Guru Nanak was a social reformer who dismissed Brahmnical practices on account it being too ritualistic, prejudicial, discriminative and above all meaningless. Although, he shifted from Hindu practices, he did not all together denounced Hindu ideology. The ideology surrounding birth, death, rebirth, karma, dharma and so forth are very much Hindu. Of course, we [Sikh] can sugarcoat and import theoretical alternatives to advance our disposition in light of Western thought and practice, but the fact and beauty to be found in the verses of SGGSJ remains to be rooted in Hindu ideology [Brahm, i.e. God], which resonates with an aspiring soul, an airing soul which is very much Indian [note, not Sikh]. All the Gurus and the Banikars were from sub-continent India, their pattern of thought was Indian. In light of modern advances of science and technology together with evolutionary modifications [21st Century] there can arise valid arguments to validate alternative interpretations, but insofar, the written word of SGGSJ is to be read and construed for meaning, it must in my view be read with the intent and the disposition of the writer at the time of his writing and in the era of his social being, notwithstanding, as it were, alternatives predicated by evolutionary modifications.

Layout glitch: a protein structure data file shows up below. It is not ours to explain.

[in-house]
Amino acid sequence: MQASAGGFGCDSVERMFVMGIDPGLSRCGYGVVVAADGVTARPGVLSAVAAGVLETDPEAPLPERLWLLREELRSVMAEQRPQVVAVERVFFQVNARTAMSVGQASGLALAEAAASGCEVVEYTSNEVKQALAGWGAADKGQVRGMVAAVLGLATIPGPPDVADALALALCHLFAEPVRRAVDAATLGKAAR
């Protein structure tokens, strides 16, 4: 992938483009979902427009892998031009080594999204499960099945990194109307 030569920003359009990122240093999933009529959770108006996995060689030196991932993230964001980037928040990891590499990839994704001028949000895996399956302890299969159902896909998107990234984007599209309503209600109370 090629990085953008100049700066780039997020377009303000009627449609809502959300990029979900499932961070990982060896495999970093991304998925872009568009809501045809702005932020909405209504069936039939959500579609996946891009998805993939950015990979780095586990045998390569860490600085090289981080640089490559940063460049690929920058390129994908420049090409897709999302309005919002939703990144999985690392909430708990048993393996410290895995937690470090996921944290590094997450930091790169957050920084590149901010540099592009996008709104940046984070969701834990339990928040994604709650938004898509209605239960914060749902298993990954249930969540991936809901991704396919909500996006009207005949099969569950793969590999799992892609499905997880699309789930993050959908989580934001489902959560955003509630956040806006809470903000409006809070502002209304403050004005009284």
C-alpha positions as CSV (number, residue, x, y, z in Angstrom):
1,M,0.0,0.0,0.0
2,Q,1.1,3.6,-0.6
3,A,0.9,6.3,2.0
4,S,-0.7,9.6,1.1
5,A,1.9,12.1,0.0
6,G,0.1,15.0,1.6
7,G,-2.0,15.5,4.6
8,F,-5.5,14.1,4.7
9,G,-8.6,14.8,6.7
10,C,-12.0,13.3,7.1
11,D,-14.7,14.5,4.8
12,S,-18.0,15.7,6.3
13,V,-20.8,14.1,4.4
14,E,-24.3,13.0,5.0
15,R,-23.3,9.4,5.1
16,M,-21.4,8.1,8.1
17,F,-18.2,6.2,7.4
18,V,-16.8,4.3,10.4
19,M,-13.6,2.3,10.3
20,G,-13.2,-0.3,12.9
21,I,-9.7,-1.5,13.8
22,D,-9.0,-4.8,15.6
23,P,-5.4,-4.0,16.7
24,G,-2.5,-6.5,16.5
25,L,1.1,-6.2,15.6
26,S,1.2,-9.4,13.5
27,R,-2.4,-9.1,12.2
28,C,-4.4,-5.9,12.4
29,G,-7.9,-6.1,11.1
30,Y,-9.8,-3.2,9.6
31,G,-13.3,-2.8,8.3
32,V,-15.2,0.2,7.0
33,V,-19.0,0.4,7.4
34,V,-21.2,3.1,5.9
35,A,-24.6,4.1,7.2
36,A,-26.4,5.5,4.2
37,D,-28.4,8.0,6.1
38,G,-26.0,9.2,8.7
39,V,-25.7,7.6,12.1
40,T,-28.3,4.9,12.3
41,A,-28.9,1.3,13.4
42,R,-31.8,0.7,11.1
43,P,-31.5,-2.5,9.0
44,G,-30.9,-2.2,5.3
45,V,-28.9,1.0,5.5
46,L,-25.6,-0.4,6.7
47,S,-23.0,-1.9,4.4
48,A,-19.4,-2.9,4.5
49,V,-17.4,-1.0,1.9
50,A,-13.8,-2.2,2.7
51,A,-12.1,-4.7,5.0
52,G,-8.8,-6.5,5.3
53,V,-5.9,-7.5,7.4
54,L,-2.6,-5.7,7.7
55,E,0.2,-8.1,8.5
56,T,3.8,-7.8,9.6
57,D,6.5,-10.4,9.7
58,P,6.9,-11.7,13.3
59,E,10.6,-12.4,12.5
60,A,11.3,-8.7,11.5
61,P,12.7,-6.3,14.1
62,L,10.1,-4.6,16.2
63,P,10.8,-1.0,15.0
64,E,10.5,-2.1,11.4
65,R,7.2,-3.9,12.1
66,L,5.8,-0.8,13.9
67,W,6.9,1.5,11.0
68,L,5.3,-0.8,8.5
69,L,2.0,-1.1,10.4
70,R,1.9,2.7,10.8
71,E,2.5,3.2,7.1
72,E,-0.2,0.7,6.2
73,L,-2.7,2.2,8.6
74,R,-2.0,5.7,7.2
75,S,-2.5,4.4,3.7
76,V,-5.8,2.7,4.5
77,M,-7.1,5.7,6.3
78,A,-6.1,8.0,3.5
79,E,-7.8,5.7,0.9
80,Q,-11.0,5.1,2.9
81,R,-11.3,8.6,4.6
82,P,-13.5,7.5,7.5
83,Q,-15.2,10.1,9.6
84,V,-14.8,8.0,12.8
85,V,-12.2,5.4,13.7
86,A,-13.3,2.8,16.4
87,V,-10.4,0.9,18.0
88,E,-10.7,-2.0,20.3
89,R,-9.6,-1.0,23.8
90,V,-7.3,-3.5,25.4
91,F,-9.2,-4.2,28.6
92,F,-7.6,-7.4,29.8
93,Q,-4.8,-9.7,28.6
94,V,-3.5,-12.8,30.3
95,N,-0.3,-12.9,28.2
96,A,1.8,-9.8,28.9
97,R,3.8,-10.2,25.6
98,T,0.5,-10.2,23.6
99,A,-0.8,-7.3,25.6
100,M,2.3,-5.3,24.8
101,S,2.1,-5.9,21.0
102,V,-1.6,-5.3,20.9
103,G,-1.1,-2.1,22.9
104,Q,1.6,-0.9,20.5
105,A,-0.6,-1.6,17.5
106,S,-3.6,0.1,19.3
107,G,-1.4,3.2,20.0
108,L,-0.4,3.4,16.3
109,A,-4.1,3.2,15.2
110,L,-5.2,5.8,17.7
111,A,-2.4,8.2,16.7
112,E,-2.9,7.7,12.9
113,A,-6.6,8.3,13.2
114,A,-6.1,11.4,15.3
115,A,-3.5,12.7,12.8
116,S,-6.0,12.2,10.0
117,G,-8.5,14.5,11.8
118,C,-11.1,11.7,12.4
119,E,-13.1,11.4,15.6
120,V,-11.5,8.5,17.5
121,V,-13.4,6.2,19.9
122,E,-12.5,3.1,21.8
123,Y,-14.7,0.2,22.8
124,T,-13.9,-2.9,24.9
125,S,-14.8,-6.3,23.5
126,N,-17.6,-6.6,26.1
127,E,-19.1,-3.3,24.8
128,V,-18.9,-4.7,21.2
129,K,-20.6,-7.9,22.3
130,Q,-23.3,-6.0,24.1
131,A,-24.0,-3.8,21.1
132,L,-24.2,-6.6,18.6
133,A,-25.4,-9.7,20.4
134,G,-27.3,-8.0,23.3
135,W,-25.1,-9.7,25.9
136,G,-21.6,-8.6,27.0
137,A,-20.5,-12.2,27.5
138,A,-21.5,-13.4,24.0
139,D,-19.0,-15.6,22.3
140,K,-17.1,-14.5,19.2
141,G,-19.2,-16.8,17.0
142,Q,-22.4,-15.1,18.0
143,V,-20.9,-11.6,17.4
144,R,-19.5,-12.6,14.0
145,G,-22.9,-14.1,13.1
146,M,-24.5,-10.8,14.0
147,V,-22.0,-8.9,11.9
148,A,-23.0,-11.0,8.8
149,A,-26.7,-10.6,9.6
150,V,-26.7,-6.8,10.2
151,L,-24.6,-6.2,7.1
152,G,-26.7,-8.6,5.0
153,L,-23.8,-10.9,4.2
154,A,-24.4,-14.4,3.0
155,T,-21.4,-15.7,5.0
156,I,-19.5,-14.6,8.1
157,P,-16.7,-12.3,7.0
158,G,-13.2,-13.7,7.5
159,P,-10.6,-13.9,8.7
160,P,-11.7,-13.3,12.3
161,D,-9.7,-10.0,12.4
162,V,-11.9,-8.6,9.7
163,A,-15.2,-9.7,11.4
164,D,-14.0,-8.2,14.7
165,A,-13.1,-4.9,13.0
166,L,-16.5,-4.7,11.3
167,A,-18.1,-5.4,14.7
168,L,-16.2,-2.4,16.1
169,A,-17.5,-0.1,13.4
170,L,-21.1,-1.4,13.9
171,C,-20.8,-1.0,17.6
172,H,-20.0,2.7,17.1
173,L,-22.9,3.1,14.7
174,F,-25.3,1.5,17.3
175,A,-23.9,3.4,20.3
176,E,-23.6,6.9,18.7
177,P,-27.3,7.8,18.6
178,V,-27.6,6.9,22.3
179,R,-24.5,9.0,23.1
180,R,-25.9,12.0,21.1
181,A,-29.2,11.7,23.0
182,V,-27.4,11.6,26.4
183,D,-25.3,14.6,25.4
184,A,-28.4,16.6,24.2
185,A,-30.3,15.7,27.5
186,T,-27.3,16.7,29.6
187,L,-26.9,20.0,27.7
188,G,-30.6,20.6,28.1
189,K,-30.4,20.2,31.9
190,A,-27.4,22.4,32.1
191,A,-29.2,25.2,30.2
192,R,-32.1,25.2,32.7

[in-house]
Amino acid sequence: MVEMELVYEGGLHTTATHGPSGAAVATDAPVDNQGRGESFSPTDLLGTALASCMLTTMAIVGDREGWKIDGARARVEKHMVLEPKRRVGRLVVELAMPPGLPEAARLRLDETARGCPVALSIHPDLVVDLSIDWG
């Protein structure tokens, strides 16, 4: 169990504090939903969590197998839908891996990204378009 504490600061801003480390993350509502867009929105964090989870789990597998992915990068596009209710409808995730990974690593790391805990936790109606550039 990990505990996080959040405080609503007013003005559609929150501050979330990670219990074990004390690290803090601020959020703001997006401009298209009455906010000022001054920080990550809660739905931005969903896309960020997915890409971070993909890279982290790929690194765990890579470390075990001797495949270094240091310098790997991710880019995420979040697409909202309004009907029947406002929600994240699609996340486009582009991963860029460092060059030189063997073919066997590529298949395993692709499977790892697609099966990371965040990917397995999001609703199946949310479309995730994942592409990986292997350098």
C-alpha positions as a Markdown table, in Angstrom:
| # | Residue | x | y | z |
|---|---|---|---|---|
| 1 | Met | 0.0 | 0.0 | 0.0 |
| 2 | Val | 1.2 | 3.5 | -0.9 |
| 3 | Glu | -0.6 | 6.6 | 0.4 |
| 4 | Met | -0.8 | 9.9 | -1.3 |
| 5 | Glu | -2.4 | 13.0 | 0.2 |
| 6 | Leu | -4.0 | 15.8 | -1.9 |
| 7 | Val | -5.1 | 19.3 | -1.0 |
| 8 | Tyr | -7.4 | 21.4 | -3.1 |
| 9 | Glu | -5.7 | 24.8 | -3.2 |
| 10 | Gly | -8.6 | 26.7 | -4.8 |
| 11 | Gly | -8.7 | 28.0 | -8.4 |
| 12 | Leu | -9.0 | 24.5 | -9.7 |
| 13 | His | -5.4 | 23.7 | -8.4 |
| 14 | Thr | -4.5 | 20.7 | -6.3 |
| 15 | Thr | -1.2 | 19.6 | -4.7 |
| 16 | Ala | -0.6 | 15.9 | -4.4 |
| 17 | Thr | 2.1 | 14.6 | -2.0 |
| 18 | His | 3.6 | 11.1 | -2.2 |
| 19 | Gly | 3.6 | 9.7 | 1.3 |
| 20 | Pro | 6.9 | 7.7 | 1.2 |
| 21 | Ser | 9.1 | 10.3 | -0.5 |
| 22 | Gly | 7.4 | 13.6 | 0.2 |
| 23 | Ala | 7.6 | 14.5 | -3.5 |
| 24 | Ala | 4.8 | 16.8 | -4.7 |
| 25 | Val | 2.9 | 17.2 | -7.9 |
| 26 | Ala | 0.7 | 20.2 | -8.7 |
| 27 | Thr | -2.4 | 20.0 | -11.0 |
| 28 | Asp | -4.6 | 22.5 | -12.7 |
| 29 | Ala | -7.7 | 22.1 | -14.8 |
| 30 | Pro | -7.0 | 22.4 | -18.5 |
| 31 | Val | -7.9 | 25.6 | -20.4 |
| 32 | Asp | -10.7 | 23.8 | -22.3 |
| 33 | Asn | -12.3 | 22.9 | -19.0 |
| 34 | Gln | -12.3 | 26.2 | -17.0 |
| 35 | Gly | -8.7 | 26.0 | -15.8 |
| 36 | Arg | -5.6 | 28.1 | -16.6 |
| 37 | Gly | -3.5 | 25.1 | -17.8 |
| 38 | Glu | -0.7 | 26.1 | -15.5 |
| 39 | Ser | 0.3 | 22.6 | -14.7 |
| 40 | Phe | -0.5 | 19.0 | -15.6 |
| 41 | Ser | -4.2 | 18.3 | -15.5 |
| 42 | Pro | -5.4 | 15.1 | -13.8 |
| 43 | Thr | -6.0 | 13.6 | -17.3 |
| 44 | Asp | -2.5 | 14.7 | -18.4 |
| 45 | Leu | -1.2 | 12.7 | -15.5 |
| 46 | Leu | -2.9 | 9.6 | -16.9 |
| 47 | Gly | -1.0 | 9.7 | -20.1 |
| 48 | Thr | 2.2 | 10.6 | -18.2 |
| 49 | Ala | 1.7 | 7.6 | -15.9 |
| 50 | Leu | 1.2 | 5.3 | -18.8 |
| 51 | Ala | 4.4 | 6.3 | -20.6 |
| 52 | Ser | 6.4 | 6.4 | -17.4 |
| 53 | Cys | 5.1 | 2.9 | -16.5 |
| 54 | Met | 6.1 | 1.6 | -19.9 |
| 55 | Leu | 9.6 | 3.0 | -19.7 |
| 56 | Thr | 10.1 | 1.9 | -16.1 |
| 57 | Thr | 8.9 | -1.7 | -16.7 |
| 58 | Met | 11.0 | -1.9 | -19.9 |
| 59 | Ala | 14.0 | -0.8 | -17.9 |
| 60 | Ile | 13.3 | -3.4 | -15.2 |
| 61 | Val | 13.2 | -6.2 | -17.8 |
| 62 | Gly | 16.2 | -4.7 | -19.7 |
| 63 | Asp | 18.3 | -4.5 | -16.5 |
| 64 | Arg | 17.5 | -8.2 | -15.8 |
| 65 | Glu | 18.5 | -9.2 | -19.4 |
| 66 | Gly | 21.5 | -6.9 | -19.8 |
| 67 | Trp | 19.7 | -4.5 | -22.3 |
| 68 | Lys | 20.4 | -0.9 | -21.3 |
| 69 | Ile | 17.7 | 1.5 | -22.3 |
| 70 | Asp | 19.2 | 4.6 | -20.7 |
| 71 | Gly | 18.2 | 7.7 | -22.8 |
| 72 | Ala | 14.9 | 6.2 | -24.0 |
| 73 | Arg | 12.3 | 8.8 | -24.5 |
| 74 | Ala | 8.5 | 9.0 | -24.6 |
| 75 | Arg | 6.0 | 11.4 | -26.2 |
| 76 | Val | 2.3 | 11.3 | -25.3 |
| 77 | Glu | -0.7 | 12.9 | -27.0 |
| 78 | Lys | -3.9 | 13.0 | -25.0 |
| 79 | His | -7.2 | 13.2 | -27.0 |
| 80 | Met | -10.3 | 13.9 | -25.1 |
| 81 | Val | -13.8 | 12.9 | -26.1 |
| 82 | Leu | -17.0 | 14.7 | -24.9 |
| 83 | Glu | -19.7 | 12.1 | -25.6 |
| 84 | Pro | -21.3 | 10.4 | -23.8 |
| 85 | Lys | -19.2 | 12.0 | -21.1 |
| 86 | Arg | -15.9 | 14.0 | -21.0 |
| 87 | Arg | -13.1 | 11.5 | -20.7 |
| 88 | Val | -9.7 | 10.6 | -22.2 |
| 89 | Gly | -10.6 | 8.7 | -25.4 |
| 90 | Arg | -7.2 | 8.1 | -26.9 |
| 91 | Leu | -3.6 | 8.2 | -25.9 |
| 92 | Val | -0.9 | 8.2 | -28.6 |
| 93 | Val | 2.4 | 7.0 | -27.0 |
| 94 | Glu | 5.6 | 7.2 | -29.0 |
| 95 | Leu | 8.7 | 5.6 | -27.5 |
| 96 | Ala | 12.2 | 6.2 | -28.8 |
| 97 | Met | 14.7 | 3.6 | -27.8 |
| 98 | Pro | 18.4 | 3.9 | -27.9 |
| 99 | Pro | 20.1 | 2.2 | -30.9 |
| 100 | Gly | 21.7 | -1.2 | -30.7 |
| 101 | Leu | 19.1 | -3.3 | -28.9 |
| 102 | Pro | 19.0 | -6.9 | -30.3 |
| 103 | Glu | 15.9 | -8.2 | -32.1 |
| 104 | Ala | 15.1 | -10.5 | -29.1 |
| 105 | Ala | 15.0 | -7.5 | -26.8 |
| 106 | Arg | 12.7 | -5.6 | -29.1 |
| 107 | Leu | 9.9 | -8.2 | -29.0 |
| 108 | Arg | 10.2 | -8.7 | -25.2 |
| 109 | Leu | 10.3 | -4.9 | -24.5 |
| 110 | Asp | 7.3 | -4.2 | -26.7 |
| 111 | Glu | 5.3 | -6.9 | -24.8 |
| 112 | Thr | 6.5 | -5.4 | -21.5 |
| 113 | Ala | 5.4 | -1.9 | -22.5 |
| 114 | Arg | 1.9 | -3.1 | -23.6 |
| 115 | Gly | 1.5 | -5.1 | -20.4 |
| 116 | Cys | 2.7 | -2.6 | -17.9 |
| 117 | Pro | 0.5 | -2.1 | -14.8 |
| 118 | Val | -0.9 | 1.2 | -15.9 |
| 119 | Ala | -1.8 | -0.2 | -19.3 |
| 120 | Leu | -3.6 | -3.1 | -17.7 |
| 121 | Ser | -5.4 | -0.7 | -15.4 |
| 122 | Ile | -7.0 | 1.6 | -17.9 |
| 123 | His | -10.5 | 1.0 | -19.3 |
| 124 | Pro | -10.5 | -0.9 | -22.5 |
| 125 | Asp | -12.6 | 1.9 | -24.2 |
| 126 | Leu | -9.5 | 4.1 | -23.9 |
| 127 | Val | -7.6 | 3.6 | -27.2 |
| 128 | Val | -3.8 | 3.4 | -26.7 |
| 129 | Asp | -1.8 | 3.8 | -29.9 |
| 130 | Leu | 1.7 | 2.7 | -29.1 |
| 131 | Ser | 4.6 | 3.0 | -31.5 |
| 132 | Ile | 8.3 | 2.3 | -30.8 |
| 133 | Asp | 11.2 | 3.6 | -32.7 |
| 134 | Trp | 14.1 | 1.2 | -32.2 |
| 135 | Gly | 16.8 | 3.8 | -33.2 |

The point of the discussion which I am advancing is to show that Hindu thought and culture was part and parcel of an "ideal" system of the times in which the writers of SGGSJ lived. Take you for example, in a democratic society conforming to the "rule of law" [social ideal, Canada] albeit, dispassionately, but no nonetheless, obeying to the T as a social ideal. So too were the authors of SGGSJ within the confines of a system with which they had to accept as a social ideal [Hindu thought and not practice] and construct their [Sikh] idealists. Their pattern of thought and expression ought to be interpreted in the light of their environment, culture and genetic make to effect true and authentic interpretations.